The Poorer, the Happier

To the end of his life, Luang Pu would have his daily warm-water bath at 5:00 every evening, assisted by a monk or novice. After he had dried off and was feeling refreshed, he would often speak a few words of Dhamma that occurred to him at the time. For instance, once he said,

"We monks, if we establish in ourselves a sense of satisfaction with our status as monks, will find nothing but happiness and peace. But if we have the status of a monk and yet hanker after any other status, we'll be engulfed in suffering all the time. When you can stop thirsting, stop searching, that's the true state of being a monk. When you're truly a monk, the poorer you are the more happiness you have."

  Gifts He Left Behind – The Dhamma Legacy of Phra Ajaan Dune Atulo (Phra Bhavana Vidhanapreecha translation)

A brief Commentary

As householders and committed supporters of Buddhism, to include the temple and the monks, we see what we have and, feeling like it is important and substantial, look upon the monks we go to visit and believe we have something worthwhile to offer them. We bring the daily necessities and those other things we believe are well worth providing to monks engaged in this important and serious undertaking - they, striving to understand, explain, and uphold the Dhamma, use those requisites to make that task possible, with our support.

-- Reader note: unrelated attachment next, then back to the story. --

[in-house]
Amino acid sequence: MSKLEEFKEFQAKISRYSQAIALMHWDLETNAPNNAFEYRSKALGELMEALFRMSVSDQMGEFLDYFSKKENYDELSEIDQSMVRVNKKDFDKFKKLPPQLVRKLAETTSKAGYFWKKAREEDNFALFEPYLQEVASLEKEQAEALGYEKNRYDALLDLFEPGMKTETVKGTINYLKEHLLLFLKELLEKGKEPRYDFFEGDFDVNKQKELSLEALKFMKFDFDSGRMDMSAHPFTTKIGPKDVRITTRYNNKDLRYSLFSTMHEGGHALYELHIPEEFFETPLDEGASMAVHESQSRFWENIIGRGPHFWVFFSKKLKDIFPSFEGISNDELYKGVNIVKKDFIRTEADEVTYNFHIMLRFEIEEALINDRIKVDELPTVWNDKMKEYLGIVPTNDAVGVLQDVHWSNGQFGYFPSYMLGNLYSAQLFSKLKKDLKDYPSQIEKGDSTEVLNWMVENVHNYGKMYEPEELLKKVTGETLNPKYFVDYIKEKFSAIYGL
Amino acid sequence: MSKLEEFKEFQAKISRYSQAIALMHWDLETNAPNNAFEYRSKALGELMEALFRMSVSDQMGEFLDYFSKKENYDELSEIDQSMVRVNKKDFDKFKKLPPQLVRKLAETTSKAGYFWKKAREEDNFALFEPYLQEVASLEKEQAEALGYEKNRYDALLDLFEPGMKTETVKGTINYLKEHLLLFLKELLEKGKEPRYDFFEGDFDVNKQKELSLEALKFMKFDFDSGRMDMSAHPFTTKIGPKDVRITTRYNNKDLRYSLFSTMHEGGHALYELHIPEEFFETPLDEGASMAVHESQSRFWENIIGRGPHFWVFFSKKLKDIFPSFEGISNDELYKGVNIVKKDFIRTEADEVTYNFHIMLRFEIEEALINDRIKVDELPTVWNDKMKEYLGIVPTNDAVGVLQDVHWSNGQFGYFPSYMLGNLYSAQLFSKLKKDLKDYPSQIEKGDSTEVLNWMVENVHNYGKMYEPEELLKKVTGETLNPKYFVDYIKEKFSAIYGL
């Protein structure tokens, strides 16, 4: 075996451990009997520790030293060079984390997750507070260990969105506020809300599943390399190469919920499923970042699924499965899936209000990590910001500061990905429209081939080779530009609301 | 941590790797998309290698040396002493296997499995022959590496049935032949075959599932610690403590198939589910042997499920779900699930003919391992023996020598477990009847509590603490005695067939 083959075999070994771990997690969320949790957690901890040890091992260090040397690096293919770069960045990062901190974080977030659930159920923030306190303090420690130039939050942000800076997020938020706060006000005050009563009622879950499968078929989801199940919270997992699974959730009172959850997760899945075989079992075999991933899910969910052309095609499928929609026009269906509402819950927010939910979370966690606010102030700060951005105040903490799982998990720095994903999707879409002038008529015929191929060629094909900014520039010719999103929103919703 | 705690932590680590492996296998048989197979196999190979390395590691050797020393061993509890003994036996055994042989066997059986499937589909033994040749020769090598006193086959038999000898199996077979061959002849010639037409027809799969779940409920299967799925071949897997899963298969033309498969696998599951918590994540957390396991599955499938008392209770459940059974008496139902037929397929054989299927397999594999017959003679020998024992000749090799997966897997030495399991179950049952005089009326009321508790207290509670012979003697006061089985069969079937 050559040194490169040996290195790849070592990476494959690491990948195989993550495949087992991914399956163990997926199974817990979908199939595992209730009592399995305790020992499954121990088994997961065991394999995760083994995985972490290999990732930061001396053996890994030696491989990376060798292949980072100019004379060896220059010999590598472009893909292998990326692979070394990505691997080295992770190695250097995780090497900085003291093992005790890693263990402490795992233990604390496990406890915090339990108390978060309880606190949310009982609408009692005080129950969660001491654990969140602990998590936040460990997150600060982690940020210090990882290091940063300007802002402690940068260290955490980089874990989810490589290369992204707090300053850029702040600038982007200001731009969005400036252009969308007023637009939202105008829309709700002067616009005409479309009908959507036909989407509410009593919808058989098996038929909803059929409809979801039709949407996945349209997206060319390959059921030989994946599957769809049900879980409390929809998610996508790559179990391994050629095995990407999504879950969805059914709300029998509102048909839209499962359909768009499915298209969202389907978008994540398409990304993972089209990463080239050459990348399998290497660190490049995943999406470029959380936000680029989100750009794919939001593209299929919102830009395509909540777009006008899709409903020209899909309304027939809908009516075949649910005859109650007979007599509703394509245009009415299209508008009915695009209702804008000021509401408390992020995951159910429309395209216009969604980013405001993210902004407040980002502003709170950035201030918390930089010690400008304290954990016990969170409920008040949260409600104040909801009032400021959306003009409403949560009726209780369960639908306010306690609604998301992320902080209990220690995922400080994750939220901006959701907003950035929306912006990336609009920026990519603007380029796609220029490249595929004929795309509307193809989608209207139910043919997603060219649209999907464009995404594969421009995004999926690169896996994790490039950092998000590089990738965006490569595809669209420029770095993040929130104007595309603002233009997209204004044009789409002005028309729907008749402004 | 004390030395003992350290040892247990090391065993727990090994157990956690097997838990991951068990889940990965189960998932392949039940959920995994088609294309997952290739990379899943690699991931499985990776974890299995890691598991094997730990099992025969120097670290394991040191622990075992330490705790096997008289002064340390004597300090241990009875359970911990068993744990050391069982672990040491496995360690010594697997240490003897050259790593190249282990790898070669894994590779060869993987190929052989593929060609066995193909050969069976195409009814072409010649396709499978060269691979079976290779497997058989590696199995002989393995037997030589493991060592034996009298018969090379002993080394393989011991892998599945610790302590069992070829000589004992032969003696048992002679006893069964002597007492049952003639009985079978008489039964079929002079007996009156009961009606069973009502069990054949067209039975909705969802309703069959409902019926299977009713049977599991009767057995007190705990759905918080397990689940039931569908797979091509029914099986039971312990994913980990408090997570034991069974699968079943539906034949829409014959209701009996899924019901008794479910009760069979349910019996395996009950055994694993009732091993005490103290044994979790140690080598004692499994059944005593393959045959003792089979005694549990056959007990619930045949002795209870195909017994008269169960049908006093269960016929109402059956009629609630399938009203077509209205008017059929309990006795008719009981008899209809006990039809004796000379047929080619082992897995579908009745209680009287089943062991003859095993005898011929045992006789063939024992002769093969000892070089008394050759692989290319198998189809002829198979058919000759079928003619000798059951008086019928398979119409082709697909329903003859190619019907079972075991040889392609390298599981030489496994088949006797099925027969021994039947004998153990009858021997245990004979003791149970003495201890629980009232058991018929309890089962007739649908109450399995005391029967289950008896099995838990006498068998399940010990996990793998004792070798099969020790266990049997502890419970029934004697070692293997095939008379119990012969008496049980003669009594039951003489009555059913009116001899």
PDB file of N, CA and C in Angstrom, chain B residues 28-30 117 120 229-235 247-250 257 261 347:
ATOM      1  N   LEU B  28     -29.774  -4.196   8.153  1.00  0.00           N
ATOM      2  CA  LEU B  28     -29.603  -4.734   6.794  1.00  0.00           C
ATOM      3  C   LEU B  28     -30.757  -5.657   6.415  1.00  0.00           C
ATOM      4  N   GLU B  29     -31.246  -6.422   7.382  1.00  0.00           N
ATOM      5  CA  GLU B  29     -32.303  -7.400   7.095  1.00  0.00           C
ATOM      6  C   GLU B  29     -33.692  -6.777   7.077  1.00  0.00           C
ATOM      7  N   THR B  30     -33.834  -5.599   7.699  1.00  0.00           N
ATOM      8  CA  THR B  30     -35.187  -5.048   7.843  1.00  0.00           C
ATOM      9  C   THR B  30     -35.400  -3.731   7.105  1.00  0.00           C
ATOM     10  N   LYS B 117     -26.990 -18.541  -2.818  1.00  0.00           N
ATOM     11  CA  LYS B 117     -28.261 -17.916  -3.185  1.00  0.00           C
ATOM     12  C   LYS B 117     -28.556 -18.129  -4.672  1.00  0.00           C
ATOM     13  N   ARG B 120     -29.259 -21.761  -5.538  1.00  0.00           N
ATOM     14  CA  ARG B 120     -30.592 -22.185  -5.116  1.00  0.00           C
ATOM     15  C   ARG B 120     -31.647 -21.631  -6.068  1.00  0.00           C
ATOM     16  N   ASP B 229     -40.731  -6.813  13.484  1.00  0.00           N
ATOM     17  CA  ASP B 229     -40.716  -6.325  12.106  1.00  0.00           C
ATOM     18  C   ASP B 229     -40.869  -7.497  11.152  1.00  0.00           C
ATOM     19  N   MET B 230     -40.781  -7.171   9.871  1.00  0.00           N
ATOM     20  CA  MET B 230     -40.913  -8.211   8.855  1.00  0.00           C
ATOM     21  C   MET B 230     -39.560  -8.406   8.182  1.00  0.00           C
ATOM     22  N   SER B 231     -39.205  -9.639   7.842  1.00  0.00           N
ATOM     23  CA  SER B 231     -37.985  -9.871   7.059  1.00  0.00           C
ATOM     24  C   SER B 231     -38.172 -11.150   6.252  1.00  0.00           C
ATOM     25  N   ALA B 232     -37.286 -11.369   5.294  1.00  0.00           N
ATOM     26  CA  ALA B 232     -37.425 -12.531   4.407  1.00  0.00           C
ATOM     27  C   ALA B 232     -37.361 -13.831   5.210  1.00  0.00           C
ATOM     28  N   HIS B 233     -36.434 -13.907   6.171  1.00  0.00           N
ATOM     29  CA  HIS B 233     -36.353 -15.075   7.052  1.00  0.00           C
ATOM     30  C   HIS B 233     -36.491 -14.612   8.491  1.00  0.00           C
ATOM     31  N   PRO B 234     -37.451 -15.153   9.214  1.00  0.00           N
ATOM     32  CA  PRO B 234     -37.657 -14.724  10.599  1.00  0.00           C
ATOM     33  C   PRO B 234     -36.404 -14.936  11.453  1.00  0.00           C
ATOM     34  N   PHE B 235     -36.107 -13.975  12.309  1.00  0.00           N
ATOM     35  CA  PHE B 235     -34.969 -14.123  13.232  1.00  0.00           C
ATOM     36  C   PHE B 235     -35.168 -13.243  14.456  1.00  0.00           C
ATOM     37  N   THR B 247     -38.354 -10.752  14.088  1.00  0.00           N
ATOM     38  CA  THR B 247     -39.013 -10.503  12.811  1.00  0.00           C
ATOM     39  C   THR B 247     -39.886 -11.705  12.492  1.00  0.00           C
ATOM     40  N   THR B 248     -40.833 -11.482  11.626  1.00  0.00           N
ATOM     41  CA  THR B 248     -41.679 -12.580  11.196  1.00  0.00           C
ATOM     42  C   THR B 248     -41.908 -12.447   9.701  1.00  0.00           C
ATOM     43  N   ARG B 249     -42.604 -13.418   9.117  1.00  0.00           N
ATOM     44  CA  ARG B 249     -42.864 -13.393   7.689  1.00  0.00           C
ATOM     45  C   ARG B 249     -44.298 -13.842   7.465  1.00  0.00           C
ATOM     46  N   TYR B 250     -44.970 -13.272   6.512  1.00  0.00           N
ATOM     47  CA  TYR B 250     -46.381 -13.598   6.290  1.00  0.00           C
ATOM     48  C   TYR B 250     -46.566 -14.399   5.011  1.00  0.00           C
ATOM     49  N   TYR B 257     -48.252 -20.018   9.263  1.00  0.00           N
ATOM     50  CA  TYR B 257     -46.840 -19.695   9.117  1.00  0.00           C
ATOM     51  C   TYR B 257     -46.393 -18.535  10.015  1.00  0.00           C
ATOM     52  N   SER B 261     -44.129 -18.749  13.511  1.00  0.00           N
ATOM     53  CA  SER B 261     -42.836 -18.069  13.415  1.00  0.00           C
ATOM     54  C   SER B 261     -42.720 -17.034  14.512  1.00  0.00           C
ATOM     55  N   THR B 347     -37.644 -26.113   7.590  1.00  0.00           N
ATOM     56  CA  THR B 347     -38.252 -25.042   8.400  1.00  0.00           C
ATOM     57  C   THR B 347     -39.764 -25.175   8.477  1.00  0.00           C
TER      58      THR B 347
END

Much of the support we provide comes back to help our own heart and to the hearts and benefit of the rest of the lay community in the form of a better place to practice and hear the Dhamma. At the same time, we all try to make special gifts to the community of monks, respecting the field of merit they represent.

But I believe we can also contribute to the success and satisfactoriness of Buddhism by giving things beyond the physical requisites. For example, by taking, believing, and carefully observing the precepts every day, as best we can, we enhance the environment that allows Buddhism to grow strong. By allowing monks to be as monks should be, without causing distractions or encouraging excess, we can also support the journey on the middle path for monks and ourselves.

I believe monks accept what we provide, realizing the outcome for all sentient beings may be better that way; For that we all gain the opportunity to concentrate and understand what the Buddha discovered and taught. If we can ensure and protect that opportunity, we will all benefit.

— Mike W.